When it comes to convincing someone to study, there’s no one-size-fits-all approach. Every person is different and will be persuaded in different ways. However, there are some general tips that can help you convince anyone to hit the books! In this blog post, we will discuss nine of the best ways to convince someone to study. By following these tips, repurposed from our “boost your motivation” post, you’ll be able to get anyone back on track and studying for those all-important exams!
How to Convince Someone to Study
- Listen to Their Reasons for Not Studying
- Remind them of the Importance of Study
- Be aware of the Consequences of Not Studying
- Create a Reward System for Studying
- Provide Verbal Encouragement
- Find out their Learning Style
- Break down their Goals into Smaller Steps
- Lead by Example
- Try Studying in Groups
Listen to Their Reasons for Not Studying
Before you try to convince them of anything, it’s important to first listen to their reasons for not studying. Maybe they’re struggling with the material, or maybe they don’t see how it will benefit them in the future. Once you know their reasons, you can better address them and come up with a plan to help.
Remind them of the Importance of Study
Start by reminding them of how important their studies are. Whether it’s getting into their dream college or landing their dream job, remind them that their future depends on their studies. Going to school is not about learning a topic, it is about learning how to learn. Once you know how to learn you can succeed in anything you put your mind to.
Be aware of the Consequences of not Studying
Sometimes, people need to be reminded of the consequences of not studying. Let them know that if they don’t put in the effort now, they’ll have to suffer later on. Failing exams, having to retake classes, and not getting into their dream school are all potential consequences of not studying. From there it may impact one’s abilities to get jobs and succeed in other endeavours.
Create a Reward System for Studying
If they’re struggling to see how studying can help them in the future, try creating a reward system. For 30-minutes they study, they can get a 5-10 minute break, for example. This method of taking breaks in between the study is actually a well-researched technique, known as the Pomodoro Technique.
Or, for every day they study, they can have a cheat day where they don’t have to focus on schoolwork at all. Whatever it is, find something that will incentivize them to put in the effort!
Provide Verbal Encouragement
Encourage them by letting them know that you believe in their ability to do well. Everyone needs a little boost of confidence now and then, and your support can make all the difference.
Find out their Learning Style
Some people learn better visually, others learn better by listening, and others learn better by doing. Find out how your friend or family member learns best and try to help them study in that way. Perhaps the reason they are having difficulty is that the way they study is not playing to their strengths.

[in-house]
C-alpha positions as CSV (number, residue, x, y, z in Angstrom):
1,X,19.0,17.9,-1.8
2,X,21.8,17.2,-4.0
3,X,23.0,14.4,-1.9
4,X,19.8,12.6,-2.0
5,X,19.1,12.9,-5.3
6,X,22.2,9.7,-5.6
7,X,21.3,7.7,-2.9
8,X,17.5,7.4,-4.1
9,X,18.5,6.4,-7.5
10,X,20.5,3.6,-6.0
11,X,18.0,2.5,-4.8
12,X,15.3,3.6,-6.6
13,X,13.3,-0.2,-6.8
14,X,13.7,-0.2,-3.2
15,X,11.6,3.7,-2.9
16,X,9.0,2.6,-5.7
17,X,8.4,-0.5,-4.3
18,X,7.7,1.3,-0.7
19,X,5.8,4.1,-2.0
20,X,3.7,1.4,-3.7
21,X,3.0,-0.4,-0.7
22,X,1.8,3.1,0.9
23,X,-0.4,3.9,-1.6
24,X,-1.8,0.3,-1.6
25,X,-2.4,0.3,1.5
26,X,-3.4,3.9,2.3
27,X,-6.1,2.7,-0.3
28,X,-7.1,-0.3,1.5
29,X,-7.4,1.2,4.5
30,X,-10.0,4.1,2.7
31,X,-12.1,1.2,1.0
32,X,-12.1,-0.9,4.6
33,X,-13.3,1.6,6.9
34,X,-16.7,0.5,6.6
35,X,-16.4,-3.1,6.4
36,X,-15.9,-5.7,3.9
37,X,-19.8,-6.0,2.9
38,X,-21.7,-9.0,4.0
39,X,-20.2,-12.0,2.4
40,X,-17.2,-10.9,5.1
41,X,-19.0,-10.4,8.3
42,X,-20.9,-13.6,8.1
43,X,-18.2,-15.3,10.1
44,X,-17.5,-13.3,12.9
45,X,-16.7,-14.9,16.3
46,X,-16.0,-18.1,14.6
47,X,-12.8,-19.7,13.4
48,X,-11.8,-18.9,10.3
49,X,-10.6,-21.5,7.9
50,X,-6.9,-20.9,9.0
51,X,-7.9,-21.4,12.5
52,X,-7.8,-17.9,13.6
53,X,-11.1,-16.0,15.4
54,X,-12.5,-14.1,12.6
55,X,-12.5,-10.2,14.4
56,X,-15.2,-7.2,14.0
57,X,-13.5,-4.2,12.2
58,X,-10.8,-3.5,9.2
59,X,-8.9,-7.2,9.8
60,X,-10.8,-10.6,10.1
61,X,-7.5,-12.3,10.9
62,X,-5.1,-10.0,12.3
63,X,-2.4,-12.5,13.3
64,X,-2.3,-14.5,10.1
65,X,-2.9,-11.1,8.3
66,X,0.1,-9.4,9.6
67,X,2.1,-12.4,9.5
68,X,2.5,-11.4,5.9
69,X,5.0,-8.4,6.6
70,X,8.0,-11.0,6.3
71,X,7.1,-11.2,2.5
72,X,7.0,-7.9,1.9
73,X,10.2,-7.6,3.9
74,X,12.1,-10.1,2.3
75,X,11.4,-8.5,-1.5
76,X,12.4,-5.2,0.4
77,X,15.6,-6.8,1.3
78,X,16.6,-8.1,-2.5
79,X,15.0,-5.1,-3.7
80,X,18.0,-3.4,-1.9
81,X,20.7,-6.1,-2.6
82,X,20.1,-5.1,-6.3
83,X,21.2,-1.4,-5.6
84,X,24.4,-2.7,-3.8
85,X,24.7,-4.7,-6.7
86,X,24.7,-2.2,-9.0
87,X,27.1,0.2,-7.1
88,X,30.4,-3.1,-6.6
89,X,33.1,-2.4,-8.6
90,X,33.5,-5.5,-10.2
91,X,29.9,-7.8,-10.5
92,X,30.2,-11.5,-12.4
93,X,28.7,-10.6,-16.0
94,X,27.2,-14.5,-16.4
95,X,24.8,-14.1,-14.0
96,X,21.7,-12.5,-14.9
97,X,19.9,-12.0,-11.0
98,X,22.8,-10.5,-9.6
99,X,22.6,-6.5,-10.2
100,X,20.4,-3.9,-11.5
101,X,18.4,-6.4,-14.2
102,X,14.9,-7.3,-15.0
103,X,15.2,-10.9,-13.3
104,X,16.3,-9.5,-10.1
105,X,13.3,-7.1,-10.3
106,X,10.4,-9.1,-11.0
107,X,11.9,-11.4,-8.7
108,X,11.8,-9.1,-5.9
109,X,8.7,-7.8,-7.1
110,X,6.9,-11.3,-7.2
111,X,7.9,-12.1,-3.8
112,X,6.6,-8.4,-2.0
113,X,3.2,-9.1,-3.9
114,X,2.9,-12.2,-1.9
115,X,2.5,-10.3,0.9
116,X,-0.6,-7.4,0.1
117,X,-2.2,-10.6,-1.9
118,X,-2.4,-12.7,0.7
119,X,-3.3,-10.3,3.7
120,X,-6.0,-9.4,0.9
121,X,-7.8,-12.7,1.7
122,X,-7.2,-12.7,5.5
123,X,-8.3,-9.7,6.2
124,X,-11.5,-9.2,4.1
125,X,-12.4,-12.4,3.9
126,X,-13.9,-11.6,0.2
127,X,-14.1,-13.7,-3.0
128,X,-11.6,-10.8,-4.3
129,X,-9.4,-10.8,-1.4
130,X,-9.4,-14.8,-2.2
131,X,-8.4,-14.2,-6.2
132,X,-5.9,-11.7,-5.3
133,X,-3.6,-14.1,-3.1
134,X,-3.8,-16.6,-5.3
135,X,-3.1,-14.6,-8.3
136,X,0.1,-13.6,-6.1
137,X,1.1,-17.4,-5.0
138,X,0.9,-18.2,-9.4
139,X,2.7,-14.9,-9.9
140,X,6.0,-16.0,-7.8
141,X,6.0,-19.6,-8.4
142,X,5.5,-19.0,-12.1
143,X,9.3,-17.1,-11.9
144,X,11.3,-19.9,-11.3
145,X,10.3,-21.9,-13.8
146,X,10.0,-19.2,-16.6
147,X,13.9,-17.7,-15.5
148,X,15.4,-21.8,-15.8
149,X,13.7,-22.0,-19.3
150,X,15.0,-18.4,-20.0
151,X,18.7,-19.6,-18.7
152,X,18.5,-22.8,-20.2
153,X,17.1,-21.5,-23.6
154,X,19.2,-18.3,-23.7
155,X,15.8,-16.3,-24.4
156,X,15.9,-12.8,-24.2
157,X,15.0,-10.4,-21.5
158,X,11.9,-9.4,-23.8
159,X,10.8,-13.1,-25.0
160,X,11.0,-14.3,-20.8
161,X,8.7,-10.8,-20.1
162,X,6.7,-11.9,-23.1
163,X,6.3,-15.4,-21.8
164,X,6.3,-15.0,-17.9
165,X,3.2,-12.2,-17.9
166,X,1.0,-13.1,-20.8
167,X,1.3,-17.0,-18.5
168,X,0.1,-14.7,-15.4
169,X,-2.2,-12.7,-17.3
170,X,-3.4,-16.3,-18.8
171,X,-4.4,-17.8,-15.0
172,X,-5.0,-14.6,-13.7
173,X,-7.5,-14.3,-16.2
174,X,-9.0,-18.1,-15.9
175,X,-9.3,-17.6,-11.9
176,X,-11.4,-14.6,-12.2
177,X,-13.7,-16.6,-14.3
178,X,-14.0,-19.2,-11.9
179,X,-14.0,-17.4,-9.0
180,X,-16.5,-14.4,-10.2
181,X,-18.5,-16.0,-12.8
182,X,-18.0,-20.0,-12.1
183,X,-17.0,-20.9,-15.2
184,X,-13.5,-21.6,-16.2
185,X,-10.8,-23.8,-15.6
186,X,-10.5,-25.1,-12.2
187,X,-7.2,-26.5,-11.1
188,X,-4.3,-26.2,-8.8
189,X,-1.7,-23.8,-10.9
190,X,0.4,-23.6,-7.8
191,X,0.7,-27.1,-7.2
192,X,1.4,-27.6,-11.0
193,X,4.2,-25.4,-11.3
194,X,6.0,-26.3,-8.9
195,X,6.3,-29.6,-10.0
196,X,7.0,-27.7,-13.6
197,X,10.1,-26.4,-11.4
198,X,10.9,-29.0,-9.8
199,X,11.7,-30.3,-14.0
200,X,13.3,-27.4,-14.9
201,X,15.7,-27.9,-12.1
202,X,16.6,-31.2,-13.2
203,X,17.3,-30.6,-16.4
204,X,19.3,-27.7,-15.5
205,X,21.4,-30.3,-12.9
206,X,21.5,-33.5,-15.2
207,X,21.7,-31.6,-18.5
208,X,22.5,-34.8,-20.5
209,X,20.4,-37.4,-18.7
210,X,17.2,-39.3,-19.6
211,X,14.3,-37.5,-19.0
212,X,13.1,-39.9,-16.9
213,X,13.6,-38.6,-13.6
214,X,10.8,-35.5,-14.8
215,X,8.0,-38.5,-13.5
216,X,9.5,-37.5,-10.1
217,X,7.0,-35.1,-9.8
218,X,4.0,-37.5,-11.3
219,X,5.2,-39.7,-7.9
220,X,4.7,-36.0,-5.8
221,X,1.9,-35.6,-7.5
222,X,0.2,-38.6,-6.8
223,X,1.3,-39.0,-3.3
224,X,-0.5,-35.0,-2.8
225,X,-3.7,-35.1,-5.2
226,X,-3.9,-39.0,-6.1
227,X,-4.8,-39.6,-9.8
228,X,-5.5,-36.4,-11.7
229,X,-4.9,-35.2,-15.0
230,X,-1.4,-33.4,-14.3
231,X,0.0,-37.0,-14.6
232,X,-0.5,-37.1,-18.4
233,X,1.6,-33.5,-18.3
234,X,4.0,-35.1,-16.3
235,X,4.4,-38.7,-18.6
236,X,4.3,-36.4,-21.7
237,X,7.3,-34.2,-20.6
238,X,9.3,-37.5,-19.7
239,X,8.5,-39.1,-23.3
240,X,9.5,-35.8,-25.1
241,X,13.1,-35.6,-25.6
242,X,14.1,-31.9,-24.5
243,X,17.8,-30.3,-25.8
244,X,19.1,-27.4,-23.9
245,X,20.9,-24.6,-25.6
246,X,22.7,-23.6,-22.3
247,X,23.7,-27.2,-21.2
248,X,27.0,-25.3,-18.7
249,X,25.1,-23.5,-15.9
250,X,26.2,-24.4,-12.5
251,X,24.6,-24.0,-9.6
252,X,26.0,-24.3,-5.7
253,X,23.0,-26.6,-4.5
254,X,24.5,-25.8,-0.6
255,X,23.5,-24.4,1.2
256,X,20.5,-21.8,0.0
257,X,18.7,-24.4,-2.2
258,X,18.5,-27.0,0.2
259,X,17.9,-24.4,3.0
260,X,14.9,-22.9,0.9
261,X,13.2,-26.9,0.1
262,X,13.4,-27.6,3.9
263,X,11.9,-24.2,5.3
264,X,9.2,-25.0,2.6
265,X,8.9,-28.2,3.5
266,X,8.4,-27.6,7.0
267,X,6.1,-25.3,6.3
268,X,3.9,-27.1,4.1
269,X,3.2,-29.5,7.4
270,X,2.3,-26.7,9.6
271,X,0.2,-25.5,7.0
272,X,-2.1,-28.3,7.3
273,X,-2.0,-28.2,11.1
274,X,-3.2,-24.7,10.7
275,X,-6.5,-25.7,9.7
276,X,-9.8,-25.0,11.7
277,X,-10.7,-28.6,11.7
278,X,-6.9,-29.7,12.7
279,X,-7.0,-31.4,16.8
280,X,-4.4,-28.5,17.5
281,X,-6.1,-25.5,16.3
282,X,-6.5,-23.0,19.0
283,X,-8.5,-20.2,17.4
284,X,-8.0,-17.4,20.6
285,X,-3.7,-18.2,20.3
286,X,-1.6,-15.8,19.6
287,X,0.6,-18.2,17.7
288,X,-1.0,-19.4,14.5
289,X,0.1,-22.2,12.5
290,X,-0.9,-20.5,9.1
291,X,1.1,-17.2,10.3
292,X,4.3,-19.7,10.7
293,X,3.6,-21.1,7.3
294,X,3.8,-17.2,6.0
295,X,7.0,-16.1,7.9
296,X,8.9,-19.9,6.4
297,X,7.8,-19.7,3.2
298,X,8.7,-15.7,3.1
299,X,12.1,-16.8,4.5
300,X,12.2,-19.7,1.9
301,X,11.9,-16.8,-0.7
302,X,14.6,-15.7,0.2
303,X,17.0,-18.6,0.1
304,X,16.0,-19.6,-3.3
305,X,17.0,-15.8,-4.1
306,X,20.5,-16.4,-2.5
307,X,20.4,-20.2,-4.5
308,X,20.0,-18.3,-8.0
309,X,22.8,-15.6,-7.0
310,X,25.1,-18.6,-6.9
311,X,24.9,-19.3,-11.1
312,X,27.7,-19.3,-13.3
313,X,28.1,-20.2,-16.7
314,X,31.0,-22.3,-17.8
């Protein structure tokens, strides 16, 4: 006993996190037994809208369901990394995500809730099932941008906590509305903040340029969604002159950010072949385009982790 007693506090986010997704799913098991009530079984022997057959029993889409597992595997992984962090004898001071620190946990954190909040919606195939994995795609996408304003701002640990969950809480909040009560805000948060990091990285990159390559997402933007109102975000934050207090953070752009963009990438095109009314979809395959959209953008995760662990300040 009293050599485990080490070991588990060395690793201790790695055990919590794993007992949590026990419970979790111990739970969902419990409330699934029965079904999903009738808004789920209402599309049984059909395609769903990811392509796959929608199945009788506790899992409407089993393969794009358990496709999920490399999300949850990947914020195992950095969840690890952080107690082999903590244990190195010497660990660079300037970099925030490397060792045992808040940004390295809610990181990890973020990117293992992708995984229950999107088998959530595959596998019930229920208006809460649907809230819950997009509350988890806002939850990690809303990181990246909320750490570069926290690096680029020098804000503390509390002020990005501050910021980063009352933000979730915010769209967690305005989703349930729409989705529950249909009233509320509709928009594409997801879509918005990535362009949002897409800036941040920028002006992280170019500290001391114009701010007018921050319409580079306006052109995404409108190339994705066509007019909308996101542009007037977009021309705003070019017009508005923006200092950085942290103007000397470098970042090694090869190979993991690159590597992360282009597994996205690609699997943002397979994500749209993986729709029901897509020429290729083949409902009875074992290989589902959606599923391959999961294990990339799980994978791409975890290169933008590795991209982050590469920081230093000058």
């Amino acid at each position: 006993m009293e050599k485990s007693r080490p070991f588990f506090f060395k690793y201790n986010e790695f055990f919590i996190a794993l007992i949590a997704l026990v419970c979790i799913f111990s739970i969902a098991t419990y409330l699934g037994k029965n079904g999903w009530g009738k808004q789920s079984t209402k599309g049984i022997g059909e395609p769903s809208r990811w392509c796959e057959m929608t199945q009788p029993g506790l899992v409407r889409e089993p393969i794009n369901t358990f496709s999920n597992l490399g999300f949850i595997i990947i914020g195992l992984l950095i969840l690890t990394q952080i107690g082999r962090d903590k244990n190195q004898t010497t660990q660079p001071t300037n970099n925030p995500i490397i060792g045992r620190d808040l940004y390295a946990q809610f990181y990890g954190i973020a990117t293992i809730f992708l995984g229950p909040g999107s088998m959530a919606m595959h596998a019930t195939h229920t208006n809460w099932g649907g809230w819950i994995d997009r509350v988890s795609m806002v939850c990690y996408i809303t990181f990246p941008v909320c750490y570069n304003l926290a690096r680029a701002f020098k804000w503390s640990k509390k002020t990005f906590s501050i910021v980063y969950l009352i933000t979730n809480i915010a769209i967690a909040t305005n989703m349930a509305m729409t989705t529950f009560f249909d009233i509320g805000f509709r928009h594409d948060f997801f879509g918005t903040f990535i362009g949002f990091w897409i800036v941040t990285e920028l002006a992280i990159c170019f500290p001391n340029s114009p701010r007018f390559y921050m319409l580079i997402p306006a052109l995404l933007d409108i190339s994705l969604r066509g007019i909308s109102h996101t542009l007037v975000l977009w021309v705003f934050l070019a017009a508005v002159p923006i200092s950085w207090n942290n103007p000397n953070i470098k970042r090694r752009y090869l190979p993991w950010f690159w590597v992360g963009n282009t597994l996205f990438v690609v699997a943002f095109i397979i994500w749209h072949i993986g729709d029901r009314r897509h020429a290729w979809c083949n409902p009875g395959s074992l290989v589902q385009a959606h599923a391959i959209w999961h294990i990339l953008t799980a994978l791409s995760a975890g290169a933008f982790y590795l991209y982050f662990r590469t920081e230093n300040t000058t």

If they’re a visual learner, try sitting down with them and going over important concepts with flashcards or charts. If they’re an auditory learner, try listening to audio recordings of their lectures together. And if they’re a kinesthetic learner, try helping them find creative ways to study, such as making up songs or rhymes to help them remember concepts.
Break down their Goals into Smaller Steps
If their goals seem impossible or too daunting, try breaking them down into smaller steps. For example, if their goal is to get an A on their final exam, break that down into smaller goals such as studying for one hour each day, or getting a certain number of questions right on their practice exams.
Making smaller goals will help them see their progress and how their efforts are paying off, which will encourage them to keep going.
Lead by Example
Make sure to lead by example! If you’re constantly studying and doing well in school, they’ll be more likely to follow suit. Show them that it’s possible to balance school and a social life. Let them know that you’re there for them if they need help, but also give them the space to figure things out on their own.
Try Studying in Groups
Last but not least, try offering to help them out. If they’re struggling with a certain subject, offer to help them study. Sometimes, all people need is a little push in the right direction. Group study is a highly effective strategy if you go about group work in the right way.
By following these tips, you should be able to convince anyone to start studying! Just remember that every person is different, so don’t get discouraged if one approach doesn’t work. Keep trying until you find something that works for both of you. Good luck!